As a person Fintan was one of those godly men, mentioned in the first reading, whose good deeds will not be forgotten by people he helped and, in the churches, he helped to build where congregations will proclaim his and God’s praise. Fintan was first of all a man of deep-rooted faith, a faith that he got from his mother and father and neighbours in Co Galway, a gift that he then passed on to the people of Nigeria. It was focused on the essentials: the Mass, the Blessed Sacrament and the Rosary. As you will have got from what I have said already he was very hard working, kind, generous with a very simple life style, preferring not to spend much on himself when there were so many people around in real need. He was a man in a hurry with a holy impatience because there was much work to be done to spread the message of Jesus Christ. As a result, on the phone he had no time to waste making small talk. He reminded me of a Kerry politician Michael Healy Rea who when, on a different mission calling on houses to get votes, when offered tea in a house he would say, “No time for tay there is work to be done.” That was Fintan too, but on a different and more important mission. However, I do know from personal experience, if you were in trouble, he had endless time to give you the help you needed. He was also a person of deep humanity with a great sense of humour. He loved telling the story about a man called Francis who was always hanging around the church and gradually self-appointed himself as Fintan’s driver. He wasn’t a bad driver and Fintan, often used him to take people to hospital bring supplies for buildings and many other things, giving him money on an ad hoc basis probably more than if he was fully employed but he and Fintan could sometimes have difficulties in their interaction. When Fintan needed him most he might not come at all and if Fintan asked to drive someone he did not like he would refuse. He was always complaining about what he called Fintan’s wreck of a car saying he should buy a new one. One day Fintan got so fed up with him that he said, “Francis, I am sacking you” only for Francis to reply, “You can’t sack me because you never employed me.”
Though Fintan made Nigeria his second home he never lost contact with his first home, his family and the people he knew from his youth, ringing home regularly to get news of how they were doing and the latest GAA results. They on their part him held him in very high regard and gave him great support including financial help for the poor and the building of churches.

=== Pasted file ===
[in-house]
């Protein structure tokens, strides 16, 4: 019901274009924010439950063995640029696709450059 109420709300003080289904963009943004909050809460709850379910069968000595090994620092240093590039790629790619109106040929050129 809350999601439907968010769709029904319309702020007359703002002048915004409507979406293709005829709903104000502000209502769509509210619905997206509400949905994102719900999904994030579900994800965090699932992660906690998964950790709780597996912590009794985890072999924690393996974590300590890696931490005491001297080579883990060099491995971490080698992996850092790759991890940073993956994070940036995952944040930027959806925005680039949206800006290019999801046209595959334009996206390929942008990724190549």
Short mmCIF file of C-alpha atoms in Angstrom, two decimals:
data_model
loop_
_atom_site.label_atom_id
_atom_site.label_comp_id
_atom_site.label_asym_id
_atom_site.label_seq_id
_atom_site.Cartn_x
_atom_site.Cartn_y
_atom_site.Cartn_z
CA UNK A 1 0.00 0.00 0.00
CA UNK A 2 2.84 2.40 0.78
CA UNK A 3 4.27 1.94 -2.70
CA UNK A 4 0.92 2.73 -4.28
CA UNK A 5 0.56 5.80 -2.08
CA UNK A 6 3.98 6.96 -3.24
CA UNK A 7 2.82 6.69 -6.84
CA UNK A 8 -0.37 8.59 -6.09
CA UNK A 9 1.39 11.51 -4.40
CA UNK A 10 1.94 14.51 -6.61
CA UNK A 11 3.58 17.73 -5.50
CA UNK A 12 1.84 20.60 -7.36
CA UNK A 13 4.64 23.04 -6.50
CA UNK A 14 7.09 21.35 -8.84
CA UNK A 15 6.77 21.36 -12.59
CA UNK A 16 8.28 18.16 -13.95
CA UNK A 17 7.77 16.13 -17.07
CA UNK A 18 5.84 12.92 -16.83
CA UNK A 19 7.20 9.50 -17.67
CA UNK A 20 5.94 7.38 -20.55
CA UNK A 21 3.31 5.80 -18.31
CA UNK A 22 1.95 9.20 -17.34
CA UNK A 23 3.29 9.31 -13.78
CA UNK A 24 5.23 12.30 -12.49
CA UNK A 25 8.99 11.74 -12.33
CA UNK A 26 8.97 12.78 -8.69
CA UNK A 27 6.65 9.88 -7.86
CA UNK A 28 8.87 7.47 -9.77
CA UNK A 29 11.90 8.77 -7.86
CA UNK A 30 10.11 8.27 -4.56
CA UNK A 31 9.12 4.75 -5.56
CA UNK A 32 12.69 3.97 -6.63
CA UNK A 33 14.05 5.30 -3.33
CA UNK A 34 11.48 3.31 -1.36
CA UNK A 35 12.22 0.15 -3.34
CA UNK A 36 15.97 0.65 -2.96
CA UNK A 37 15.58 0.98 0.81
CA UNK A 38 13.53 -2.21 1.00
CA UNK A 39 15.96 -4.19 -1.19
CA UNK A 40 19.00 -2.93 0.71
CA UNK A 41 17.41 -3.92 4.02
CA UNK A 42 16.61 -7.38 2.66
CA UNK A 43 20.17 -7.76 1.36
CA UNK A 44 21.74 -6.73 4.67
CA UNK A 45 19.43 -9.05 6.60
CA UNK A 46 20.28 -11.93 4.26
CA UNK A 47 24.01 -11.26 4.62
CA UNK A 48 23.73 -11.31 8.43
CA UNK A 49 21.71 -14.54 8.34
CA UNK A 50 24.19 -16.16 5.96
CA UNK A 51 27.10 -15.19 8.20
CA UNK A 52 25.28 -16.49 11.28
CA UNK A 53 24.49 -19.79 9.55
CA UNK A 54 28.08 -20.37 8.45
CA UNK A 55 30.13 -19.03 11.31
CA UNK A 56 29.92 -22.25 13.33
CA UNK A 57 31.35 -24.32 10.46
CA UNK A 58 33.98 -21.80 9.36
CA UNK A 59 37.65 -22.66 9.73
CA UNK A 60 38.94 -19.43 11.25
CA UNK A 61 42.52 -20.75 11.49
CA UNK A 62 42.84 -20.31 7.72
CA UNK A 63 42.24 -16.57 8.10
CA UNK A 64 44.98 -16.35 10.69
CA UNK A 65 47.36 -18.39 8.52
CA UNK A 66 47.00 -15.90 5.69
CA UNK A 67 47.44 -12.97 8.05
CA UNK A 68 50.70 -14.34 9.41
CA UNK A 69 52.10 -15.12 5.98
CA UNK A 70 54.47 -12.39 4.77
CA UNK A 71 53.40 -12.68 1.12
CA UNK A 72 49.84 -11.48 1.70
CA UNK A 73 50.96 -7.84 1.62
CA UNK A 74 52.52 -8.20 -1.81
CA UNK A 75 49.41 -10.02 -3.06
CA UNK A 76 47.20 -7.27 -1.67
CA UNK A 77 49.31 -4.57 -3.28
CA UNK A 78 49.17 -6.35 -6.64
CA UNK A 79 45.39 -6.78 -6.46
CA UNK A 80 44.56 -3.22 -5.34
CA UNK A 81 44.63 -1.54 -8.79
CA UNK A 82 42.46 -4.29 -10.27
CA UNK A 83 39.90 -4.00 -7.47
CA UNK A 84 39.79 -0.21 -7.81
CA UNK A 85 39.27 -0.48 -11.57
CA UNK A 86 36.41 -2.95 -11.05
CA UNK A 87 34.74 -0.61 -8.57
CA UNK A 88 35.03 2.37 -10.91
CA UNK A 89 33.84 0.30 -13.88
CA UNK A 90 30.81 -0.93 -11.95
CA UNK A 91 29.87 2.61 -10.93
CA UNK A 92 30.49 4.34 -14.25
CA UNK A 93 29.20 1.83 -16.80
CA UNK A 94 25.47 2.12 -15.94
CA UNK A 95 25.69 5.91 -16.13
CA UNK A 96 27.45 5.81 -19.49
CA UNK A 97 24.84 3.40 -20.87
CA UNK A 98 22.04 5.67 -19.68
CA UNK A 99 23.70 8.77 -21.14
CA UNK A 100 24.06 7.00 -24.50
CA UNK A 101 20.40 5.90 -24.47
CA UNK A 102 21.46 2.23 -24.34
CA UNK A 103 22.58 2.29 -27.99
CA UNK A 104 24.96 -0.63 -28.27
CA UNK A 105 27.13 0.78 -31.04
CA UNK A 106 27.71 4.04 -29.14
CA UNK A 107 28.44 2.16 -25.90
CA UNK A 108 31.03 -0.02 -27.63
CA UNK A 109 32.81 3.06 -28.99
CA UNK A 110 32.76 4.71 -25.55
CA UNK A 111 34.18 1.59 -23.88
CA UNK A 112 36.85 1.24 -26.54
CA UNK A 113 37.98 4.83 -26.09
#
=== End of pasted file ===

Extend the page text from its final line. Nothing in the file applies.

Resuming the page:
Now we come to the third part of Fintan’s life. This was marked by the cross of illness, an illness which eventually led to his departure from his beloved mission in Ibadan and his arrival in a wheelchair to Blackrock Road on July 2021. This was a sad occasion for him and for us. I once heard him preach at a funeral of a Sister of Charity who for the final ten years of her life suffered from Motor Neuron disease. During the homily he said, her vocation for the past ten years of her life was to be sick. The same could be said of Fintan, for the last years of his life, his vocation was to be sick. This is not what we would have wished for him but God’s ways are not our ways and we have to submit to God’s Will in the belief that God loves each one of us and knows what is best for us at every stage of our lives. Those who visited Fintan during his illness were touched by his courage, his deep faith, his acceptance of his condition, never complaining, and very appreciative of anything that was shown to him, even such a simple thing as bringing him the Connacht Tribune when he was able to read it. He was especially blessed by the care given by the staff of St Theresa’s Nursing Unit at the SMA House in Blackrock Road and was deeply appreciative of it. As he was called home to God at 9.15pm on Ash Wednesday, 22 February, he could truthfully say in the words of St Paul “I have fought the good fight, I have finished the race, I have kept the faith. From now on there is reserved for me the crown of righteousness which the Lord will give me.”
I will conclude with the words spoken by the then Cardinal Joseph Ratzinger towards the end of his homily at the Funeral Mass for [Saint] Pope John Paul II, replacing the words John Paul with Fintan “We can be sure that our beloved Fintan is standing today at the window of the Father’s house, that he sees us and blesses us. Yes, bless us, Fintan. We entrust your dear soul to the Mother of God, your Mother, who guided you each day and who will guide you now to the eternal glory of her Son, our Lord Jesus Christ.